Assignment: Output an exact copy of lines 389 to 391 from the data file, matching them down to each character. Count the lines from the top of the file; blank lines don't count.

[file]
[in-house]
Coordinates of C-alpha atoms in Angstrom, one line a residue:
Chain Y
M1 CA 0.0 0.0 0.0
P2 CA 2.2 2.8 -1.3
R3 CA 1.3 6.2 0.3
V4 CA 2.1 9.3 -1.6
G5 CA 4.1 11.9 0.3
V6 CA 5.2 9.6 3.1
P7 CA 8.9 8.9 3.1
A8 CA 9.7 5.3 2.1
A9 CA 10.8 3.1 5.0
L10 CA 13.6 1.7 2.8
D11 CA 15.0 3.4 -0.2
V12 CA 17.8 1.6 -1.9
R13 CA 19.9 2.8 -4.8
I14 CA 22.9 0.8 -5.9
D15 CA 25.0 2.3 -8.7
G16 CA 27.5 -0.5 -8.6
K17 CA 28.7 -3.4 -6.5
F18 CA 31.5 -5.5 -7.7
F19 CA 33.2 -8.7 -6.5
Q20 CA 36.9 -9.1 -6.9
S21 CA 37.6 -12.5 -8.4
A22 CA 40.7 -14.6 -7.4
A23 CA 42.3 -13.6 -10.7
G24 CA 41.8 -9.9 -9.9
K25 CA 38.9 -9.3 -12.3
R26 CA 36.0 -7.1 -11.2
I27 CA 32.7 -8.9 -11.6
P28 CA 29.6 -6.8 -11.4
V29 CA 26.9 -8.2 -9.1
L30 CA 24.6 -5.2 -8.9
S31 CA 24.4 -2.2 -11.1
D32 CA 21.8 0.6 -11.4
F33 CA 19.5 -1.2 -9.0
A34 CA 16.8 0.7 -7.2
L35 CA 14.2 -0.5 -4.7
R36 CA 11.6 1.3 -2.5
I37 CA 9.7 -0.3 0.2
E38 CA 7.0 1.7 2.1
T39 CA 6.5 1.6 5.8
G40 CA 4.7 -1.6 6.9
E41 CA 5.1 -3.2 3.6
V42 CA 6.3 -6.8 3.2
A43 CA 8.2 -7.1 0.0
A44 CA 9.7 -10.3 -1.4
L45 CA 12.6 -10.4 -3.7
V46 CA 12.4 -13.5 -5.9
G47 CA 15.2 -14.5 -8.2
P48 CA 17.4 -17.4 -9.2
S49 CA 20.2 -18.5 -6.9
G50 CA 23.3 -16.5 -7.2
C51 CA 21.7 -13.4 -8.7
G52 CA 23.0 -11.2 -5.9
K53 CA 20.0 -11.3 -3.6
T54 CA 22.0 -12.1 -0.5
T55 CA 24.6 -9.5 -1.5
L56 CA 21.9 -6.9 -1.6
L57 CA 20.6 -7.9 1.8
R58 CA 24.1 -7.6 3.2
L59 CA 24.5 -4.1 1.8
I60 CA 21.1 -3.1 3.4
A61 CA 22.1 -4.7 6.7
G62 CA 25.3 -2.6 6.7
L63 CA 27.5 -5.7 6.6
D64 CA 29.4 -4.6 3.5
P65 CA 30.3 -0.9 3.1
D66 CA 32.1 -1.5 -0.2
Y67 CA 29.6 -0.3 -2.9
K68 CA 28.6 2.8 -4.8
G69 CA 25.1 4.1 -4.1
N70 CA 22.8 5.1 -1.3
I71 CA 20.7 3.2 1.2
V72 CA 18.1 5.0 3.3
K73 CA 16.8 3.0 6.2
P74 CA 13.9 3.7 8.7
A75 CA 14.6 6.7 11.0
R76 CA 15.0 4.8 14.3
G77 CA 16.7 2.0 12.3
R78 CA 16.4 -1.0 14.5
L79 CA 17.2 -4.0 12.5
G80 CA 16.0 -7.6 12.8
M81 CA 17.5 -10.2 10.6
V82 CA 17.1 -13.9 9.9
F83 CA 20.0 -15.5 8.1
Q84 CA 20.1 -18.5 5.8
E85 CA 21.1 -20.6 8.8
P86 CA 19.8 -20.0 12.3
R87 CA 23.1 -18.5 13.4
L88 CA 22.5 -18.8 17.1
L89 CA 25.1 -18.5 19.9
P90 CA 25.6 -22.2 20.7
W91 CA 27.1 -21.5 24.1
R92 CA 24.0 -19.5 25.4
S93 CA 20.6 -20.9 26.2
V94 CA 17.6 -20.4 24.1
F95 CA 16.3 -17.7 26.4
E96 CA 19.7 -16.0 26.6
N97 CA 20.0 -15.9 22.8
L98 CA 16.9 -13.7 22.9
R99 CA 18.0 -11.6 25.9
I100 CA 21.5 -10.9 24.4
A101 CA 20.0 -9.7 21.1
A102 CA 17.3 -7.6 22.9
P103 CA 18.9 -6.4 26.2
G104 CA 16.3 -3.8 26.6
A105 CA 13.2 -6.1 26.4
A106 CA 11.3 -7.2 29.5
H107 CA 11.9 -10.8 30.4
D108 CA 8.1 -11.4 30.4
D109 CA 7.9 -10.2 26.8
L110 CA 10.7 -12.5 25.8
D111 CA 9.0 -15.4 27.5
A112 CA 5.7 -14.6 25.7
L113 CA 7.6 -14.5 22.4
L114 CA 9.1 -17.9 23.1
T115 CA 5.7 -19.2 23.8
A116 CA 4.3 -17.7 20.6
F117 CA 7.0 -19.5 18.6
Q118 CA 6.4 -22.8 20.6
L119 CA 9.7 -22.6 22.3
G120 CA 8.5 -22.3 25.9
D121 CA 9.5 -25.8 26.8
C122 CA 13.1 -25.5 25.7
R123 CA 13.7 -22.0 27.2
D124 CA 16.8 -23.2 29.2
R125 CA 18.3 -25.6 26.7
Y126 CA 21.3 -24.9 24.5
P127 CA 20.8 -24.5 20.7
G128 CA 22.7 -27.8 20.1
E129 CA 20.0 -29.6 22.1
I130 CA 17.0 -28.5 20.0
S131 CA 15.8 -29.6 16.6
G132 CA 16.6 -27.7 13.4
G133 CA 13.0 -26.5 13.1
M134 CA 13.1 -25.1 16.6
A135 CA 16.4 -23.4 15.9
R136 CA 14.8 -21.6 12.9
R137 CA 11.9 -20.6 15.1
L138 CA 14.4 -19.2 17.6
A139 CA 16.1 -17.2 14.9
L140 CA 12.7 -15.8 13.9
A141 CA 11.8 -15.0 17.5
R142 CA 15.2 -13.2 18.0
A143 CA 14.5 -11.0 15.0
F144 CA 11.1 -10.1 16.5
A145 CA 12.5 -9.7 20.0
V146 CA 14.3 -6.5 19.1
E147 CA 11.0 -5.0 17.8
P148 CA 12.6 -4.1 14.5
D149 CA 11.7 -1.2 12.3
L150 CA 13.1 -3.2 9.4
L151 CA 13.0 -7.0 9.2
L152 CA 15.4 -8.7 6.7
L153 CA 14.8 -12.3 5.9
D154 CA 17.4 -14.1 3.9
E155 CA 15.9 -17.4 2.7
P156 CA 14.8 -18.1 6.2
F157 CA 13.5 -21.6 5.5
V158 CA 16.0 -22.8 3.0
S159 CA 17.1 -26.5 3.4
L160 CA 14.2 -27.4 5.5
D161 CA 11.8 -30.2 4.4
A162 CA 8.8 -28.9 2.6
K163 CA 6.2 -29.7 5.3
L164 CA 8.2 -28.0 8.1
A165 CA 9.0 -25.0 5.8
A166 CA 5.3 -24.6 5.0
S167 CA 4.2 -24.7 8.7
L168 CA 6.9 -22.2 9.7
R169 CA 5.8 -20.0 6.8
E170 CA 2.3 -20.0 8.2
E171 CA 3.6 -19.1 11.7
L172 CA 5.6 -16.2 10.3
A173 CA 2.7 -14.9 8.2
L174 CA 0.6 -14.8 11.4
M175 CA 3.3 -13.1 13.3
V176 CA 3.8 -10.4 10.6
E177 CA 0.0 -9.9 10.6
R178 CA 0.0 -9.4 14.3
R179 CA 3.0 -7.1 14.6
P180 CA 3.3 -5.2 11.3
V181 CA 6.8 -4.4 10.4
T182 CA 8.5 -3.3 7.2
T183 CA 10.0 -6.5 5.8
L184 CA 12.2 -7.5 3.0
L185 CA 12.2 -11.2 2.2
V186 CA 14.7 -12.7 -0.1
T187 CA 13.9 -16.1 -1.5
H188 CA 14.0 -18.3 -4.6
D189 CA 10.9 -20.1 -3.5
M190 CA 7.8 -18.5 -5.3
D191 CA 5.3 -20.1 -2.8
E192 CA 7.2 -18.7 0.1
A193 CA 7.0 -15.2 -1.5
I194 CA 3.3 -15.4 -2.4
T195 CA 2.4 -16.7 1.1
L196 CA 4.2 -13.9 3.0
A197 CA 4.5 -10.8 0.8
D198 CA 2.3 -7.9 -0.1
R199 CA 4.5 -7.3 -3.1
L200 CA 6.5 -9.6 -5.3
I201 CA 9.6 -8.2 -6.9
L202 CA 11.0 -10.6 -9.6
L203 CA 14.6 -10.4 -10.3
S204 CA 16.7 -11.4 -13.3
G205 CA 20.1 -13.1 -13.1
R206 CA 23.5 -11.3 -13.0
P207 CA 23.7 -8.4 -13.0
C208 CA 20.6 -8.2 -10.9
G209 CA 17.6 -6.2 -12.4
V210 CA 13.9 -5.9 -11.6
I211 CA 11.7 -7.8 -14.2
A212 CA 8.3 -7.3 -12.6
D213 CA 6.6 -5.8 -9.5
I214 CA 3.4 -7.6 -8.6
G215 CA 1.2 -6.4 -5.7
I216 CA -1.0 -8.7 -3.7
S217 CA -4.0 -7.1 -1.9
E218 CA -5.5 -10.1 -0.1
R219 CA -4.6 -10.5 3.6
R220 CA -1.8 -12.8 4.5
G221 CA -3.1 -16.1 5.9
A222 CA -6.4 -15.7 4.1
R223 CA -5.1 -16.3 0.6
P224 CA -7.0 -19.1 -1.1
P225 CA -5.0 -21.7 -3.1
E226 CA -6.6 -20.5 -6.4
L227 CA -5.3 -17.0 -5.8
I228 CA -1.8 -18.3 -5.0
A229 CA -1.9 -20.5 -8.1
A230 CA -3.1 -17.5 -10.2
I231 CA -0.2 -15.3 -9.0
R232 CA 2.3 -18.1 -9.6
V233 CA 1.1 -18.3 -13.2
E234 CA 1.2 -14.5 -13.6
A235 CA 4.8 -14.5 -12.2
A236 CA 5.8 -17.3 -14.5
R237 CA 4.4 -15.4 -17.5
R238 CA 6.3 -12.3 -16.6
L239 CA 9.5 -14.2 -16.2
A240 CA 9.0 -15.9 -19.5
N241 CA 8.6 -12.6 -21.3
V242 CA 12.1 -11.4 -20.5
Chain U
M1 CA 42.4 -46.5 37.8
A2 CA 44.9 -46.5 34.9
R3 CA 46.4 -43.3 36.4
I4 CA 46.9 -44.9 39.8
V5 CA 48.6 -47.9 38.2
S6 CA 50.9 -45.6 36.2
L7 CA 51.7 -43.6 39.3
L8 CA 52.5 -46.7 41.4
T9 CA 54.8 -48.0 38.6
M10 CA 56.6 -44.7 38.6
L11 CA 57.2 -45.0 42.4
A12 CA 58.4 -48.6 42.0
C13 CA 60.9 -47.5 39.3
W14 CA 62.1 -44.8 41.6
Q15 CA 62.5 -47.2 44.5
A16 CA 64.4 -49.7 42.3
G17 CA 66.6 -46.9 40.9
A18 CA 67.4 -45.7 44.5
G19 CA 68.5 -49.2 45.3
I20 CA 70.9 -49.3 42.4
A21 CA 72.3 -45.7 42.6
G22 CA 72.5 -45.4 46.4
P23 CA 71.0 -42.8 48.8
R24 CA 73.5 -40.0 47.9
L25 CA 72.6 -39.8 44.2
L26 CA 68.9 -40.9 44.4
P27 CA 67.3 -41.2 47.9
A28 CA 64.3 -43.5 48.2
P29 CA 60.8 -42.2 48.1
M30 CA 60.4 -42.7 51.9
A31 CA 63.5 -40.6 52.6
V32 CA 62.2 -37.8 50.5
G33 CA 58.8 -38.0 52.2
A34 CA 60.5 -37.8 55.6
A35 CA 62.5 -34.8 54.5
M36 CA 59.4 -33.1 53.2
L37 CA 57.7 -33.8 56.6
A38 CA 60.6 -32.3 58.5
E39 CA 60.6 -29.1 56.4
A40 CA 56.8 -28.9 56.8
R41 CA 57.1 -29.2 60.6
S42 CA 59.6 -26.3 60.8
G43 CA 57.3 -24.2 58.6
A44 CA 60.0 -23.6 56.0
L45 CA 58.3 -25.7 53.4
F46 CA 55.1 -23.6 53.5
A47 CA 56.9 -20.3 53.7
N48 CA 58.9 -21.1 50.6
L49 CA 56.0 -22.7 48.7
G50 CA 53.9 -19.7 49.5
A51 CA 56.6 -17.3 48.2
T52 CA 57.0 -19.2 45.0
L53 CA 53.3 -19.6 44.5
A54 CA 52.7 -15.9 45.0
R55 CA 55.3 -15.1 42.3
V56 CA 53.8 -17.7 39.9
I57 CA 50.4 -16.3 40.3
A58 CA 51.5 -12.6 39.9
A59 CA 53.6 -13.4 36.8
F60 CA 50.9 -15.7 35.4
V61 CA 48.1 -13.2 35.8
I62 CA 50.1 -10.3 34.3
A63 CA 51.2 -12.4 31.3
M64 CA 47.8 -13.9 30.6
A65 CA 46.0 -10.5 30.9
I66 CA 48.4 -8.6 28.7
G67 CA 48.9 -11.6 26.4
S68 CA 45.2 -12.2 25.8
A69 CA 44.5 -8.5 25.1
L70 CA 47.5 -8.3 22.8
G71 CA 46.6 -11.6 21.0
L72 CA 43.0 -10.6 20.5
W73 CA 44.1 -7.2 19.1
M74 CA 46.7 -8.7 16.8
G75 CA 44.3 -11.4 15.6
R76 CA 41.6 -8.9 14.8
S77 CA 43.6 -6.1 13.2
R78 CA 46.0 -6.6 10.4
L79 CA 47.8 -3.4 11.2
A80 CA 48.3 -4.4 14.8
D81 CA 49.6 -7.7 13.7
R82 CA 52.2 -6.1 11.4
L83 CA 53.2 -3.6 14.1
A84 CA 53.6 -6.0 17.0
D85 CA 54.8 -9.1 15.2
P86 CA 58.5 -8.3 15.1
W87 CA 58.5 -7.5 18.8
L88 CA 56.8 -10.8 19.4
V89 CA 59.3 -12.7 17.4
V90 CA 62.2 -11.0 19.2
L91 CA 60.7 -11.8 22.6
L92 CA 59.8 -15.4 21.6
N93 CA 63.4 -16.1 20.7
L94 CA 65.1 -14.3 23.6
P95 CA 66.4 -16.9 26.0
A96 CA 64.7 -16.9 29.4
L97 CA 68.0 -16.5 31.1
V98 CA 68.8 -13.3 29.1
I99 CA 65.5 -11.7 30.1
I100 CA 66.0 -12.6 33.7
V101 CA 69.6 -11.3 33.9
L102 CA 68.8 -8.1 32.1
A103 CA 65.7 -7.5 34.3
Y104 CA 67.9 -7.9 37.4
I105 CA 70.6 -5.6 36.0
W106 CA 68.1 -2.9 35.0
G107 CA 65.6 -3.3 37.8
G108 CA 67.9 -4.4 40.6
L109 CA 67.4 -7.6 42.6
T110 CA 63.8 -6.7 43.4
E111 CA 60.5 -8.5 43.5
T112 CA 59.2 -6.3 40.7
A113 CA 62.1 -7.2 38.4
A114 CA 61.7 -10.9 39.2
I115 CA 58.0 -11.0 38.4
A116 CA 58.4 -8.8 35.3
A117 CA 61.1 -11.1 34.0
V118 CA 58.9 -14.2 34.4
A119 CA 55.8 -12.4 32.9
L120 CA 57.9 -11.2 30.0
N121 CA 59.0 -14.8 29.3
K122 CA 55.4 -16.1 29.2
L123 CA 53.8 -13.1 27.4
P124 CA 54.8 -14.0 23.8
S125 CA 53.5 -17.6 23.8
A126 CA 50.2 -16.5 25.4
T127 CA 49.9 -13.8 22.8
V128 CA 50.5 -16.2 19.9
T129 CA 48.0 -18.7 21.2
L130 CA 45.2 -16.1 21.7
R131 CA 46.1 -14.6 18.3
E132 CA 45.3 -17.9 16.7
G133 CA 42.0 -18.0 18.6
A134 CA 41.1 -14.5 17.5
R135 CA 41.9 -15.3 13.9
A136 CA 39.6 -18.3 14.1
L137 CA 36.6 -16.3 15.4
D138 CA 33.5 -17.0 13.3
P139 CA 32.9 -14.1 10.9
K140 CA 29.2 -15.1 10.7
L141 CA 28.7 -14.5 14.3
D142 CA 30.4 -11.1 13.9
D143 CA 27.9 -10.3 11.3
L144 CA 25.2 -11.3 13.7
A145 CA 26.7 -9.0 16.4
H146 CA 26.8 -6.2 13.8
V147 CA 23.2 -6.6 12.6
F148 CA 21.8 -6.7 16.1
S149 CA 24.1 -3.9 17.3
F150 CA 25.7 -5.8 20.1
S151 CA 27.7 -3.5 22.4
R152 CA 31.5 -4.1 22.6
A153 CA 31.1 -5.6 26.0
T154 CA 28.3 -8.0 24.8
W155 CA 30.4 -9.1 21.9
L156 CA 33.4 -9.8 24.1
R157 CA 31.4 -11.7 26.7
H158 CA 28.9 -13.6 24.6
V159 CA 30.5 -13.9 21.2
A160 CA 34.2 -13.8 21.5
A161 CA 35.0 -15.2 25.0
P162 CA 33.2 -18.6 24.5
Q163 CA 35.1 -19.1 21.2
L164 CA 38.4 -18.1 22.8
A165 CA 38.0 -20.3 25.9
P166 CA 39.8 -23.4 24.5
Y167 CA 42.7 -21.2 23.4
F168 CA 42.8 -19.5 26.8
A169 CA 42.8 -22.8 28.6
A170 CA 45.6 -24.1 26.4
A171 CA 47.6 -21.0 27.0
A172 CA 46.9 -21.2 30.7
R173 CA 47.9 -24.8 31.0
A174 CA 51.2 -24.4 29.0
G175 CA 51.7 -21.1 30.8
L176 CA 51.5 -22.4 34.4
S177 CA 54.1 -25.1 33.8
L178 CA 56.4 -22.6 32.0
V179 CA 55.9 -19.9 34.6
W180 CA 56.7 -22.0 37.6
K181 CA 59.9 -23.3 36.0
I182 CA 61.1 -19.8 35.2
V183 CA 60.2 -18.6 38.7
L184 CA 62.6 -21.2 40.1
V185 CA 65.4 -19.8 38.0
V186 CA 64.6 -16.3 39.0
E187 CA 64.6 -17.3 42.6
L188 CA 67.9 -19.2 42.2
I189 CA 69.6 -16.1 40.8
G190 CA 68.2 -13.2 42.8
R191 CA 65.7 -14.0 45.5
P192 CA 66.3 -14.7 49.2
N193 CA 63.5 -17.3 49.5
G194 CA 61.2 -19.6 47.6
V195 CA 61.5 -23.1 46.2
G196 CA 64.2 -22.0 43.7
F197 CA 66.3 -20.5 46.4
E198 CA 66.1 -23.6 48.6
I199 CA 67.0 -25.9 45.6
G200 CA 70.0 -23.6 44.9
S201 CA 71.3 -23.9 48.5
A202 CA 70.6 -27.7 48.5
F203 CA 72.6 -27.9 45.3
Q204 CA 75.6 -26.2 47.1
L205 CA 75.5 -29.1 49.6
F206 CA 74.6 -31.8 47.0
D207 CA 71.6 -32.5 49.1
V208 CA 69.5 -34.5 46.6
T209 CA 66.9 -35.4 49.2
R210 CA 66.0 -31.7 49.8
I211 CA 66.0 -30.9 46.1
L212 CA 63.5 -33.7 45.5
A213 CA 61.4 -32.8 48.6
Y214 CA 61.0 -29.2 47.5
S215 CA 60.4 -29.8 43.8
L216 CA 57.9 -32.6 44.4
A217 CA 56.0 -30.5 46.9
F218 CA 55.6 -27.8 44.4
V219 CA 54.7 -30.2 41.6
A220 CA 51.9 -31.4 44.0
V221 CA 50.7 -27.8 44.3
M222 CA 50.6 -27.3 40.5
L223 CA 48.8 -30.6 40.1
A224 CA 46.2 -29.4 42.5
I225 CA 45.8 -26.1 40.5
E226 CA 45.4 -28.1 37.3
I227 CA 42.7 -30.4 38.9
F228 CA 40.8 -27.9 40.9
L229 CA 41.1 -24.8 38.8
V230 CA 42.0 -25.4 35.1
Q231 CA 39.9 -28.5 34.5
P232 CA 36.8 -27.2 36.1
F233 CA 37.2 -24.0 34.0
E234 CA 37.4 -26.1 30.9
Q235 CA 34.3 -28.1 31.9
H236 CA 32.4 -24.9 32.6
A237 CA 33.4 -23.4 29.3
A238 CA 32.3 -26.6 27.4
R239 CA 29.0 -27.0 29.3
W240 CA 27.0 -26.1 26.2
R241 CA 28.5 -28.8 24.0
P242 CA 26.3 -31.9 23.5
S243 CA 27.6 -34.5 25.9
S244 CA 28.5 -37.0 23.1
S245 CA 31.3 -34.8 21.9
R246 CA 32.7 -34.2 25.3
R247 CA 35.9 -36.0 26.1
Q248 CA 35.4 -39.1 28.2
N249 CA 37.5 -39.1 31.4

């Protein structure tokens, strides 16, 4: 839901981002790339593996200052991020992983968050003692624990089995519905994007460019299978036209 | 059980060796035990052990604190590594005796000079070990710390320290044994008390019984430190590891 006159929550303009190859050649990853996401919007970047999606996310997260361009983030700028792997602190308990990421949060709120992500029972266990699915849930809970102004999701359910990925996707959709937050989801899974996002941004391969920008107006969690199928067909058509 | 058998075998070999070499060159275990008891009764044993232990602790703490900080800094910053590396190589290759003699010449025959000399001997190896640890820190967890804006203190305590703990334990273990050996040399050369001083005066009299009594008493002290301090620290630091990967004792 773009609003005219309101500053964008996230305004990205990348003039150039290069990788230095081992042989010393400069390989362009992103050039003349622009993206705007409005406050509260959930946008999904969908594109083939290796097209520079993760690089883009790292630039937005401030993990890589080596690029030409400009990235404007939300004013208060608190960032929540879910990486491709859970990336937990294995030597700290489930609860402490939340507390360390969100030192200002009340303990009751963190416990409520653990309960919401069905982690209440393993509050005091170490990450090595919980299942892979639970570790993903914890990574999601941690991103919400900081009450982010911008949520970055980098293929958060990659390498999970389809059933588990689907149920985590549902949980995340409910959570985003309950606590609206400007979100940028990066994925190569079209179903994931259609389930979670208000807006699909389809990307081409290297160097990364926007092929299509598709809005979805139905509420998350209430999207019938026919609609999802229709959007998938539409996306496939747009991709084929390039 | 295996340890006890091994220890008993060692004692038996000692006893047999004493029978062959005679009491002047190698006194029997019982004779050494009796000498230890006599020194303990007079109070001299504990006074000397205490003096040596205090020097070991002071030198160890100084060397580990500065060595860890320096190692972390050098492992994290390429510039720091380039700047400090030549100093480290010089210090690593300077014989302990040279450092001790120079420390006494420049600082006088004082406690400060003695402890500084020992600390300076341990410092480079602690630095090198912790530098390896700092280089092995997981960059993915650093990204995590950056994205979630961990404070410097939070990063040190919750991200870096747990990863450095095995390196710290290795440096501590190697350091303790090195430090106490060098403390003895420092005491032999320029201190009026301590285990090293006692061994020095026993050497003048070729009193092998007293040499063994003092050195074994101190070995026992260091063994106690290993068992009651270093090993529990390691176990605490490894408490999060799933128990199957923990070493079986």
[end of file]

D143 CA 27.9 -10.3 11.3
L144 CA 25.2 -11.3 13.7
A145 CA 26.7 -9.0 16.4